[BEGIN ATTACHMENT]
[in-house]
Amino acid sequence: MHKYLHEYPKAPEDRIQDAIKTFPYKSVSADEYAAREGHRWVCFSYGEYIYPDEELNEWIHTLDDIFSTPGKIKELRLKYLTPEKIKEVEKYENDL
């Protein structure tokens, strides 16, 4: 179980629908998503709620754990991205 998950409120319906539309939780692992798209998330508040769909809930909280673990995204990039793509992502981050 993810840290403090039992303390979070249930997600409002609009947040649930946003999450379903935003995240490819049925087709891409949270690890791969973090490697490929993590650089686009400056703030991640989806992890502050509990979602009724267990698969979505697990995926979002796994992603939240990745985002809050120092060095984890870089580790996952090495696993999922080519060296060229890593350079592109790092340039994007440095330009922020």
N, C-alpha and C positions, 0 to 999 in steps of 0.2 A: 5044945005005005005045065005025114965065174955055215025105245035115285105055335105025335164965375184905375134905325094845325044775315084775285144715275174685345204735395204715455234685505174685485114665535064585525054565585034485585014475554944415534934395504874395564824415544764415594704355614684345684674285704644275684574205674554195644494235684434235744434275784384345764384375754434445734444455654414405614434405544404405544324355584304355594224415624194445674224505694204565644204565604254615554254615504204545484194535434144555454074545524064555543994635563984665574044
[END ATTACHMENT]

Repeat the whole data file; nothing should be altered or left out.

[in-house]
Amino acid sequence: MHKYLHEYPKAPEDRIQDAIKTFPYKSVSADEYAAREGHRWVCFSYGEYIYPDEELNEWIHTLDDIFSTPGKIKELRLKYLTPEKIKEVEKYENDL
């Protein structure tokens, strides 16, 4: 179980629908998503709620754990991205 998950409120319906539309939780692992798209998330508040769909809930909280673990995204990039793509992502981050 993810840290403090039992303390979070249930997600409002609009947040649930946003999450379903935003995240490819049925087709891409949270690890791969973090490697490929993590650089686009400056703030991640989806992890502050509990979602009724267990698969979505697990995926979002796994992603939240990745985002809050120092060095984890870089580790996952090495696993999922080519060296060229890593350079592109790092340039994007440095330009922020």
N, C-alpha and C positions, 0 to 999 in steps of 0.2 A: 5044945005005005005045065005025114965065174955055215025105245035115285105055335105025335164965375184905375134905325094845325044775315084775285144715275174685345204735395204715455234685505174685485114665535064585525054565585034485585014475554944415534934395504874395564824415544764415594704355614684345684674285704644275684574205674554195644494235684434235744434275784384345764384375754434445734444455654414405614434405544404405544324355584304355594224415624194445674224505694204565644204565604254615554254615504204545484194535434144555454074545524064555543994635563984665574044